Belize: Part 2

After our diving shenanigans in Caye Caulker, my mother and I headed inland to San Ignacio. We were there for a few days to spend some time in the jungle!

The local river, the Macal

From our accommodation, we could tube down the Macal River, walk on paths meandering across the land, bird and animal watch. We saw possums and kinkajous, observed toucans and songbirds.

The main archaeological site in the region is called Xunantunich. Knowing we could hike there from our accommodation, we hired a guide to take us. We walked amongst the sprawling trees, the small local farms. Our guide showed us local plants and discussed their modern and past properties. On our way, we met up with Carlos’ friend, an artist working with stone. It was fascinating to learn about Mayan art from someone who tried to keep his carvings as authentic as possible.

We arrived at the site having already walked 12 kilometres. Xunantunich was a key city in the area which is apparent by its location (near a river and atop a hill), but also by the massive carvings on the main building, El Castillo. The site was in use until 750 AD which reveals just how ancient it is when it was considered so even by the time of the arrival of the Europeans in the 1600s.

After a quick meal at a local restaurant, we made our way back and finished with a total of 22 kilometres walked.

Mother and Carlos

The very next day, we were off on mountain bikes to visit San Ignacio situated 15 km away. This proved to be a bad idea. The bikes were old, the landscape was mountainous and the roads were badly maintained or a highway. After a brutal hour and a half, we made it in town and then had a lovely visit of the Saturday market. We took a taxi back.

Our time near San Ignacio was charming; cool temperatures, nice views. It still wasn’t the end of our stay in Belize as we headed off to Hopkins just after.

Belize was once called British Honduras and today still sports the evidence of its past with its official languages. English is the most widely used in the Keyes, Spanish by the geographical proximity to Mexico and Guatemala which I would say was mostly used in San Ignacio and also Garifuna, which we heard everywhere, but mostly in Hopkins.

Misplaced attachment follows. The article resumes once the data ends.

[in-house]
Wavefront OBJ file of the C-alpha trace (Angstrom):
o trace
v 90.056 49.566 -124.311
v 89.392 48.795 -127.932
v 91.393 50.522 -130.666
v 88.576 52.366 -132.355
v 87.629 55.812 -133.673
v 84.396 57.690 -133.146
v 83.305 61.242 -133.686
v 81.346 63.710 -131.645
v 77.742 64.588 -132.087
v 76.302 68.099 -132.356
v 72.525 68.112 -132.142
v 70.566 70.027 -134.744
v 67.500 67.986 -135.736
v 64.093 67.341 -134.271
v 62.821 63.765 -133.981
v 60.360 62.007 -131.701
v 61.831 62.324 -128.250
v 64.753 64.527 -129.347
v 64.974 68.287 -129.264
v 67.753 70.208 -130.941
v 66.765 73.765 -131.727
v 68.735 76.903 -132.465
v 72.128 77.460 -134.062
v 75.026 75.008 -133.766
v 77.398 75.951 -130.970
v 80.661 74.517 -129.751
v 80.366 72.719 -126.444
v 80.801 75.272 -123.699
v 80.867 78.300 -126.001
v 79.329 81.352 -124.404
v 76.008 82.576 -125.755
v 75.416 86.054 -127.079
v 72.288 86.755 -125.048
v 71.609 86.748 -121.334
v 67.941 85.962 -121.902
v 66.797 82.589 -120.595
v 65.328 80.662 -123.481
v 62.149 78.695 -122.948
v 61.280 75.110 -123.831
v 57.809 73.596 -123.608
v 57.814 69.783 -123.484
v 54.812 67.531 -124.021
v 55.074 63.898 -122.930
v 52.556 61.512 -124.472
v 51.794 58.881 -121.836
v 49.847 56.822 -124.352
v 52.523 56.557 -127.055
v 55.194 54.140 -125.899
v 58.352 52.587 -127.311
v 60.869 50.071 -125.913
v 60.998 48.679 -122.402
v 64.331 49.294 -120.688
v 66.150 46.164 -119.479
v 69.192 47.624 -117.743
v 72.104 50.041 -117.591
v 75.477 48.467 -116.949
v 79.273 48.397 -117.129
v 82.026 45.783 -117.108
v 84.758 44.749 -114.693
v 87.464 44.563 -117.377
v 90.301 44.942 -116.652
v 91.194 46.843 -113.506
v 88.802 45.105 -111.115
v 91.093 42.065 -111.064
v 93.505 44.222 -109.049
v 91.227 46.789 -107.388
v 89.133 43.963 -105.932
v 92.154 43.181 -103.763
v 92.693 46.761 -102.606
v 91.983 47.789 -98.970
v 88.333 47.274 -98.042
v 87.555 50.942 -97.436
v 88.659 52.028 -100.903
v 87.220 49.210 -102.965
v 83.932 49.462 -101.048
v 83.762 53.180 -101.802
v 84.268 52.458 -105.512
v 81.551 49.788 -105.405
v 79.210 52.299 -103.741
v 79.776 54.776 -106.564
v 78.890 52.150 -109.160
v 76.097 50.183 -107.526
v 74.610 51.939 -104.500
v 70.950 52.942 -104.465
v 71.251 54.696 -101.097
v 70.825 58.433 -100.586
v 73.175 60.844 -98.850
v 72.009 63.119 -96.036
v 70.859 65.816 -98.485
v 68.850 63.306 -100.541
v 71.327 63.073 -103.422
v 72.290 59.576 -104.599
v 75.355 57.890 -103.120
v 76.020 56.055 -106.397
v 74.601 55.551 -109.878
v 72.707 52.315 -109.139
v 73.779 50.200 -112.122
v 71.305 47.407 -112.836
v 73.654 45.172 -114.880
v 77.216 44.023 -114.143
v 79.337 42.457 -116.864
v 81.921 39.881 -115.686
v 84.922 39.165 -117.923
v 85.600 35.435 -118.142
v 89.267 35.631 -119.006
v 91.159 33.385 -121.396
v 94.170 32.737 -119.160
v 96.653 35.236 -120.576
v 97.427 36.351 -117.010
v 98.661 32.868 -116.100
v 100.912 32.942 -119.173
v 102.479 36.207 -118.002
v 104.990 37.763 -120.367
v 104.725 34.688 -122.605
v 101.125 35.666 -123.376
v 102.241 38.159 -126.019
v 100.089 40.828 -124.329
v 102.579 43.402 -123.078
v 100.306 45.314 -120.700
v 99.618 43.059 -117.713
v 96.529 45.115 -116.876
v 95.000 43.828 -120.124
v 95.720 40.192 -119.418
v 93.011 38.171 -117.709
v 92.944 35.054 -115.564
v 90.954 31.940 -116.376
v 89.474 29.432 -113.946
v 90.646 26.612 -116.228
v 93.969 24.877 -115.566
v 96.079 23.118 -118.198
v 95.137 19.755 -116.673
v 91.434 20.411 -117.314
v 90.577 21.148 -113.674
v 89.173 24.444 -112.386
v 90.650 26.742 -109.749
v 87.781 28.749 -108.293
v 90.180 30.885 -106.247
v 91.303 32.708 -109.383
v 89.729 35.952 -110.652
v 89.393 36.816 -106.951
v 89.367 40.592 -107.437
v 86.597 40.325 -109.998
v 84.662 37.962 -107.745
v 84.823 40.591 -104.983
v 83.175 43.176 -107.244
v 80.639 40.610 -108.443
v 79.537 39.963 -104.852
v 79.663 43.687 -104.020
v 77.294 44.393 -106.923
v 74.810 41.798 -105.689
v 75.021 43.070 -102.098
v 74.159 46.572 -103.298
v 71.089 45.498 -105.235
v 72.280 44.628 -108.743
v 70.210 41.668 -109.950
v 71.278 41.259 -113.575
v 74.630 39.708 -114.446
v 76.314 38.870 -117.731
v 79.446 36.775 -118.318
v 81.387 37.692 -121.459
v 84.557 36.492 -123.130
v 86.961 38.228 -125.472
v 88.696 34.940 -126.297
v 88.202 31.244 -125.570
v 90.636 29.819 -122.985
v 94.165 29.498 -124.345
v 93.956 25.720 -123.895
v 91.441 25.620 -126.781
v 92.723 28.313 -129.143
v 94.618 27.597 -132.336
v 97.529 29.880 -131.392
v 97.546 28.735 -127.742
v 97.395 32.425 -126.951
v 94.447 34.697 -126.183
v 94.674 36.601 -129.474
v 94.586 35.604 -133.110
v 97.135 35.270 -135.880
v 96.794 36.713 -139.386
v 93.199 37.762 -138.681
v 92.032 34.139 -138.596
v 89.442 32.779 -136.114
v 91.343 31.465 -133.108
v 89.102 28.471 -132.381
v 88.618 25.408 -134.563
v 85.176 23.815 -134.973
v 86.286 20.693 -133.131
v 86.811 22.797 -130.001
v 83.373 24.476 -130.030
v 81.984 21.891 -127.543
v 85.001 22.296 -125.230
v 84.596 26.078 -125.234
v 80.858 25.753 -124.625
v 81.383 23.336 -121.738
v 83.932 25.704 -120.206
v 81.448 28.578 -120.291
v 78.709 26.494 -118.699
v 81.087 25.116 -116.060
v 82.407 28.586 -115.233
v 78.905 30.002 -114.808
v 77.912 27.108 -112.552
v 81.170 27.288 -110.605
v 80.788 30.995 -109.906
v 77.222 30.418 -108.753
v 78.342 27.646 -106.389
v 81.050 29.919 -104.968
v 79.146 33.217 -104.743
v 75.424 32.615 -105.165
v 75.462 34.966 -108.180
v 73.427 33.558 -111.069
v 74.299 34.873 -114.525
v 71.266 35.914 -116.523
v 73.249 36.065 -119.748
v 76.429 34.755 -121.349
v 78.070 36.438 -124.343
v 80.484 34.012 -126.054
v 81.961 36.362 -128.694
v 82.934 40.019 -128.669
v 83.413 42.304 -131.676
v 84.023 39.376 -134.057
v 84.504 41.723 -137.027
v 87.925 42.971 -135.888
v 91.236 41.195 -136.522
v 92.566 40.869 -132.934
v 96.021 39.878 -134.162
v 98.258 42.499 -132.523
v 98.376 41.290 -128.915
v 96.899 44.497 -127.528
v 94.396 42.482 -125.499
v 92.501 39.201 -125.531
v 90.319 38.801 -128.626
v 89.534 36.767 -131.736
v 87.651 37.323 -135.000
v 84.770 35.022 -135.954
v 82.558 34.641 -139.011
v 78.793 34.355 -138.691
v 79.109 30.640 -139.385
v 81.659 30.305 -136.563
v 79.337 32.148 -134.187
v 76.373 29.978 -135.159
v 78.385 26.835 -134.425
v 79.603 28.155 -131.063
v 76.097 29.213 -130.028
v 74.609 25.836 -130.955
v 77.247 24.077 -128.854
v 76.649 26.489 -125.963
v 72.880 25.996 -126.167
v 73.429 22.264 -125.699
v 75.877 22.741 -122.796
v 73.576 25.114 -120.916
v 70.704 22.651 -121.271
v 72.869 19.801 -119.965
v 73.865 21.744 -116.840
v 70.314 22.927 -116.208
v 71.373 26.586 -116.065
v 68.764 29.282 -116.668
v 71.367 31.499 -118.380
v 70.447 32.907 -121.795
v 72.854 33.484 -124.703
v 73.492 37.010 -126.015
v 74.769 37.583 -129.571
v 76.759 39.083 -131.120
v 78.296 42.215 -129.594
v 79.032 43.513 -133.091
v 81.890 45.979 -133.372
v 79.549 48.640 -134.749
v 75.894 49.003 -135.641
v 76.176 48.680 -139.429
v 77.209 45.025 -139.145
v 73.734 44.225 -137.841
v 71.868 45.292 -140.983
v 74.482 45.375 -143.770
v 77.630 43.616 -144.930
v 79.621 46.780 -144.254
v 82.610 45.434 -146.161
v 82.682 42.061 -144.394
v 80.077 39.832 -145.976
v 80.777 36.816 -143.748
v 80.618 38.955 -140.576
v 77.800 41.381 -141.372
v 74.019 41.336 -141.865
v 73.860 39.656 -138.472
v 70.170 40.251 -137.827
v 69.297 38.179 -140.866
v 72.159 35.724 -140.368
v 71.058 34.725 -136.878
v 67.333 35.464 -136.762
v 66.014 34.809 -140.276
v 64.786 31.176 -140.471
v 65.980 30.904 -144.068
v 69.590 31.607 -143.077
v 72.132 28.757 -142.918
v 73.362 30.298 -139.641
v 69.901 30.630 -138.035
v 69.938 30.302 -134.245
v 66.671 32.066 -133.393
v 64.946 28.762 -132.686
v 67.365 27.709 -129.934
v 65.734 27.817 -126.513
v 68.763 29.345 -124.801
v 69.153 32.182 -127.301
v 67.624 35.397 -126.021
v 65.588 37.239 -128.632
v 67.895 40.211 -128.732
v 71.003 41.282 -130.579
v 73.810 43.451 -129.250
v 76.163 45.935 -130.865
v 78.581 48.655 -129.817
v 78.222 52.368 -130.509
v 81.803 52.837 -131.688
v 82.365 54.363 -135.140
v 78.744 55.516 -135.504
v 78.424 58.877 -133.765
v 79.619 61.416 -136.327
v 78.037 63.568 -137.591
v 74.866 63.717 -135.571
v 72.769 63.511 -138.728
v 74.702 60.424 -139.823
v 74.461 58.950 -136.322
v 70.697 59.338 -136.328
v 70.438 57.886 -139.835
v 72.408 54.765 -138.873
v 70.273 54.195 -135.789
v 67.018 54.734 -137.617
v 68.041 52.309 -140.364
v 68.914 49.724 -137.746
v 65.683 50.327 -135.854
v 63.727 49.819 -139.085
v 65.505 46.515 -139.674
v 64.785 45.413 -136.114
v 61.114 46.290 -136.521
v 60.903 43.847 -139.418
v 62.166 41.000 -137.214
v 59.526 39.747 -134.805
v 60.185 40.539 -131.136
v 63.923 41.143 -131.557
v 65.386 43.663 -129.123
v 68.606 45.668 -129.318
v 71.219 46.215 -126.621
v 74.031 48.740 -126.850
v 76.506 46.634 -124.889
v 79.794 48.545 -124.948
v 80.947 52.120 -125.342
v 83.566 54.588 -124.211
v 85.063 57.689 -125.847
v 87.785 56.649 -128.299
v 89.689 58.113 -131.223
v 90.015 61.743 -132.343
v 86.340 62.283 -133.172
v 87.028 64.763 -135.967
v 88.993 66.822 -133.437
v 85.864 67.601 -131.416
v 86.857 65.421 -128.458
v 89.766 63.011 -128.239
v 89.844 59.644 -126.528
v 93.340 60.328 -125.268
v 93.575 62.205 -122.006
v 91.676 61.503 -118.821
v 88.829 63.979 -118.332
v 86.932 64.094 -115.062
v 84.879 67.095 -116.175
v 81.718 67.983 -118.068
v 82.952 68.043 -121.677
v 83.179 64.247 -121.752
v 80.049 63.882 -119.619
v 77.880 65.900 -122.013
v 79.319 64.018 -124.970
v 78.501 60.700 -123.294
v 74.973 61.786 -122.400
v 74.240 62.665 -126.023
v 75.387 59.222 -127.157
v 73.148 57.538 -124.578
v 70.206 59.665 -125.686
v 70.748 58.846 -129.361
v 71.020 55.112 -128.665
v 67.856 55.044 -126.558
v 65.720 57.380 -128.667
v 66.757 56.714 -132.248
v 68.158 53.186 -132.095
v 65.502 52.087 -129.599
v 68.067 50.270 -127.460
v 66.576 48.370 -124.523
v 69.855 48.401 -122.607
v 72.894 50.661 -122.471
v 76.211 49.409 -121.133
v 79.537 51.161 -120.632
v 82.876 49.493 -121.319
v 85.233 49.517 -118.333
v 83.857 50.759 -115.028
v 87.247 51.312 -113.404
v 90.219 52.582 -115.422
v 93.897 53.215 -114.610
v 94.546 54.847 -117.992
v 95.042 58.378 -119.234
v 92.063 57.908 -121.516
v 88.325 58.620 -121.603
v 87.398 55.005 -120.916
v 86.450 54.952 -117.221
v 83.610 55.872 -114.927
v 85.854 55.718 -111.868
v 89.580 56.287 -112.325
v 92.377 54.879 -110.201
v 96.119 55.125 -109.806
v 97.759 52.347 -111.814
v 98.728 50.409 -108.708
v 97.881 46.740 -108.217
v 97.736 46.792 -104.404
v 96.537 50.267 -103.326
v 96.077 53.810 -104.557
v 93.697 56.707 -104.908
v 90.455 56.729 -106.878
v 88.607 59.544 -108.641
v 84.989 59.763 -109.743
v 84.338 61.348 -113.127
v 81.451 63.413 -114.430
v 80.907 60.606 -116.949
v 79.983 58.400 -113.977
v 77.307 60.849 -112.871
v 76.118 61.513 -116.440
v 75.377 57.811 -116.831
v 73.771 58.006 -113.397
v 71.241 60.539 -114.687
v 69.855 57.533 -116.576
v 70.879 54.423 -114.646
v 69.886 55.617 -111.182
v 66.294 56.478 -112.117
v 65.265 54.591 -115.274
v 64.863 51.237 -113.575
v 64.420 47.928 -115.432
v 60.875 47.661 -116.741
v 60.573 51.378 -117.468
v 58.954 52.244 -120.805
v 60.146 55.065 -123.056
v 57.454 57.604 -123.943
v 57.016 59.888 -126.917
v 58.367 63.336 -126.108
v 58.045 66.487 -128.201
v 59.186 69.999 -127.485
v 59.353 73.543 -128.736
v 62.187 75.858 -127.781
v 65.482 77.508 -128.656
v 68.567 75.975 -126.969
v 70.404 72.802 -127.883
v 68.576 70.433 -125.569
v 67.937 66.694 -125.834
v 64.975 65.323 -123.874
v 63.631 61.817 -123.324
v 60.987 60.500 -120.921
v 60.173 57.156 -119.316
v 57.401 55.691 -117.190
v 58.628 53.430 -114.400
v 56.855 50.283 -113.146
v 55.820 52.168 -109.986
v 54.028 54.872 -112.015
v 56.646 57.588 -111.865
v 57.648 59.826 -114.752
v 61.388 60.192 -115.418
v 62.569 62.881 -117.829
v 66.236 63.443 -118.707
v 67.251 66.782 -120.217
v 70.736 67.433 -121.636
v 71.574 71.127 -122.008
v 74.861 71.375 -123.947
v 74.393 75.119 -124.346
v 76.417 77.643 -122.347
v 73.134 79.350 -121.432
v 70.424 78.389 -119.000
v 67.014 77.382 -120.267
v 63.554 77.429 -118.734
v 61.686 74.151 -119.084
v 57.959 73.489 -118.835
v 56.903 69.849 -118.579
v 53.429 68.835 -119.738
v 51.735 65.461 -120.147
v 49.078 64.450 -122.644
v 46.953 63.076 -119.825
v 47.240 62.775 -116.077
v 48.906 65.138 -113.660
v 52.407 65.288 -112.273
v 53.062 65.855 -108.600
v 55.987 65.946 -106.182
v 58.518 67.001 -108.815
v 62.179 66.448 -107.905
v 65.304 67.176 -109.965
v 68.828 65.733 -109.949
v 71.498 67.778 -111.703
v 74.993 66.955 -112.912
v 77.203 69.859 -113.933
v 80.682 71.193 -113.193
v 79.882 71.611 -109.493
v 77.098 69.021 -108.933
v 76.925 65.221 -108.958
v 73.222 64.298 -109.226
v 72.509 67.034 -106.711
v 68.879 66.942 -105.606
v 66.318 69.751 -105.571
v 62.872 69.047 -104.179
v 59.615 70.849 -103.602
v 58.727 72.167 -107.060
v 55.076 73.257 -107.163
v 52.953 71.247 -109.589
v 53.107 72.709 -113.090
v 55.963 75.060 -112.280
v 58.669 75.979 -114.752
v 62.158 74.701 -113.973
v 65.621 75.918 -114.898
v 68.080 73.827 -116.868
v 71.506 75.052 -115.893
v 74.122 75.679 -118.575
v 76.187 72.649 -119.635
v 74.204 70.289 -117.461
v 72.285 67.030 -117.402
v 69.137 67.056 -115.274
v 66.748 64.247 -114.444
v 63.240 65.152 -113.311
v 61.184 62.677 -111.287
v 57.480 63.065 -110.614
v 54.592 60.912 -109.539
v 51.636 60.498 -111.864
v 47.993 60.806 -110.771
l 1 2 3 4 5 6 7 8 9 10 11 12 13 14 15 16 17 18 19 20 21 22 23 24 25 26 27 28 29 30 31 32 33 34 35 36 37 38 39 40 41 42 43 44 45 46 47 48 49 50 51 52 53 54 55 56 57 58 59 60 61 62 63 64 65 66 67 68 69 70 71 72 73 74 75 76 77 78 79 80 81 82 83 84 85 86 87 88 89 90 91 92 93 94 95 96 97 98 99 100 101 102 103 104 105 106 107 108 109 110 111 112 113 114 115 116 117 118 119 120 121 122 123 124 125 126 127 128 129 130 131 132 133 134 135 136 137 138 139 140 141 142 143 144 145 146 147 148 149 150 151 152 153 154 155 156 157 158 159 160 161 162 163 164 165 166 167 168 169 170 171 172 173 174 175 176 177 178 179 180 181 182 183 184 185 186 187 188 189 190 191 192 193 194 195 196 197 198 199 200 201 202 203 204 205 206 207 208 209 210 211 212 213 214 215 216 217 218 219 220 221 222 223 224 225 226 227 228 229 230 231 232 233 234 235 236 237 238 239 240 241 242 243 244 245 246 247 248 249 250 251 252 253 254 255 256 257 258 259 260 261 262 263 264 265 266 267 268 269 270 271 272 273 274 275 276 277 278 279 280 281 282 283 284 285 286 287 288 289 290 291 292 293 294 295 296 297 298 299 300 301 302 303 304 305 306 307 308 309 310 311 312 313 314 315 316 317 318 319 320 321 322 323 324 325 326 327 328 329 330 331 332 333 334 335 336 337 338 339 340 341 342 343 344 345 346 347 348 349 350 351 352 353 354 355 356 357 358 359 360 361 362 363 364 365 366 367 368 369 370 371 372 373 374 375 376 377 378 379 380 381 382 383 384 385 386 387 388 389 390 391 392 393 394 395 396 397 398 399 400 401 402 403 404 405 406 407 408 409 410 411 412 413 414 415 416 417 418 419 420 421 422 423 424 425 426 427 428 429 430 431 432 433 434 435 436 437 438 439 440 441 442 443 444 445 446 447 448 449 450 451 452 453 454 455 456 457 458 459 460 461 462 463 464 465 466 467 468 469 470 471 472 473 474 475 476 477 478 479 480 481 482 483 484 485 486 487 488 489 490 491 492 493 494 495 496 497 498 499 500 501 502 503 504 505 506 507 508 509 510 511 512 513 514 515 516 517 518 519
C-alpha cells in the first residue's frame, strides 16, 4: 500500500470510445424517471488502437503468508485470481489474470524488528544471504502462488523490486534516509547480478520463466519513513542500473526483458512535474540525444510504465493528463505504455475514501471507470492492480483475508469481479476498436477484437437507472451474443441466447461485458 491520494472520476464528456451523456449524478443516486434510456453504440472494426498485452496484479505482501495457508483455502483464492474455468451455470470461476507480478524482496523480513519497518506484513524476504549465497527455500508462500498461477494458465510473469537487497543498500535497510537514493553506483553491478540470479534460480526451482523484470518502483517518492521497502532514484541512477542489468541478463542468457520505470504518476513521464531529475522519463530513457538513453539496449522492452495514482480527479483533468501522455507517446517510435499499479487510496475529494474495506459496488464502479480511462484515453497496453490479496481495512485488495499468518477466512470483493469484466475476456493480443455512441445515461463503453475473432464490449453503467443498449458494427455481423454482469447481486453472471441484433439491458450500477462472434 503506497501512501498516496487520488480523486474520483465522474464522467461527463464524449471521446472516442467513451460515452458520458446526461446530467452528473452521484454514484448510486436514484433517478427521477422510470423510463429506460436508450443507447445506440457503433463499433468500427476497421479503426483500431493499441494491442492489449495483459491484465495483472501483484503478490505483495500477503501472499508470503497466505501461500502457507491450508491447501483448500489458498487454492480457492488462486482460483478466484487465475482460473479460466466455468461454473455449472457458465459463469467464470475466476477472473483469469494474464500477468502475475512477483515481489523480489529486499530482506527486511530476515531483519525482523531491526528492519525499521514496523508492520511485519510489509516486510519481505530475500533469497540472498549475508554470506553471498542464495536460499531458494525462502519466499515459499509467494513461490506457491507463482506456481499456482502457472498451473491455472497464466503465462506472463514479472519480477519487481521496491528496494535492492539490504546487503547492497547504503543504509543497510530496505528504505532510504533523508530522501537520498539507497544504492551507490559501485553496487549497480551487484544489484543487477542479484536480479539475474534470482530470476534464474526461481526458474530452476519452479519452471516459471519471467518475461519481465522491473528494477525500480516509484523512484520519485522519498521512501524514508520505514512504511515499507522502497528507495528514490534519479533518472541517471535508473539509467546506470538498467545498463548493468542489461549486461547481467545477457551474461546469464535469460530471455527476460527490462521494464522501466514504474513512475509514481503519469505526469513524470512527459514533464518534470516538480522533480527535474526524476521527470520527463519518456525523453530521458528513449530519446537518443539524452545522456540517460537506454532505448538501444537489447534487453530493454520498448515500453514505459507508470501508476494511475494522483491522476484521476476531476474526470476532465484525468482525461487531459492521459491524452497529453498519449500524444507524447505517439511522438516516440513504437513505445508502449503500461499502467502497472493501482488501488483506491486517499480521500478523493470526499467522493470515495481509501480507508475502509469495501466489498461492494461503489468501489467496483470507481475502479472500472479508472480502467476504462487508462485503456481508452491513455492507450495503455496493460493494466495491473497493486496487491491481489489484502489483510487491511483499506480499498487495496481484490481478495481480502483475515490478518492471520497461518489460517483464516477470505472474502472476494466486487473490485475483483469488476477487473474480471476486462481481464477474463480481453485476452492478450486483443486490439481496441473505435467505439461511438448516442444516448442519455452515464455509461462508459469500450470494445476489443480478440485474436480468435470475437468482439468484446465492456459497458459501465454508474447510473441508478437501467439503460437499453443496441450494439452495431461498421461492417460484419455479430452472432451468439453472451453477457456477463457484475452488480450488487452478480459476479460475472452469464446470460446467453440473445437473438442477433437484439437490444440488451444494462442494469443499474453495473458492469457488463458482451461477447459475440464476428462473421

The Garifuna descend from the intermingling of African slaves and the Carib, an Indigenous people, on the island of St. Vincent. After intense conflict during the colonial period, they were forced into exile on a semi-deserted island near Honduras. Their subsequent departure from the island to the coast means that there are Garifuna individuals in Belize, Honduras and Nicaragua for example. It is specifically this intermingling and exile that created a distinct Afro-indigenous culture.

As our time in Belize came to an end, we were looking for some peaceful days ahead. The Belizean coastline near Hopkins is just that, sandy beaches, palm trees and a cool breeze.

Taken from our front steps!

The place was also exceptionally quiet. For one, most of the tourists were packed in resorts at one end of town and never appeared to leave there. Second, tourism still is far from its previous levels. Many tour shops were quiet, restaurants were closed.

We still had the chance to do a Garifuna cooking class at Palmento Grove. At the other end of town, a river creates a separation through the mangrove. On the other side lies an island that was turned into a cultural center a few years ago by Uhwanie. Before, she worked in a bank. The frustration of not being able to speak Garifuna in her work setting and seeing her culture slip away in her community turned into a drive to show others what was possible. With family members, she proceeded to lead by example and slowly but surely established a community center where others could learn about the traditional drumming, cooking, spirituality, dress and food.

Over a few hours, we fried plantain, we husked and grated coconuts, we prepared bondigas (a sort of plantain dumpling) and we learned more about Garifuna cooking and culture. As per my habits, I asked an endless stream of questions to better understand the local situation. Like many Indigenous peoples, from Uhwanie’s perspective, the Garifuna are marginalized in Belize. Her objective is to show others how they can do business by themselves, not have the benefits reaped from external hands while purposefully explaining Garifuna’s ways of life to tourists. Also, it is to help others in her community learn and take pride in their culture.

For a better understanding of our time there, here are a few photos of the process to open a coconut.

And that was that! 17 days in the country and it was already over. I said goodbye to my mother at the airport and headed off to my next destination, El Salvador! Stay tuned for more!

References: https://minorityrights.org/minorities/garifuna-garinagu/

https://belize.com/xunantunich-maya-site-belize/#google_vignette

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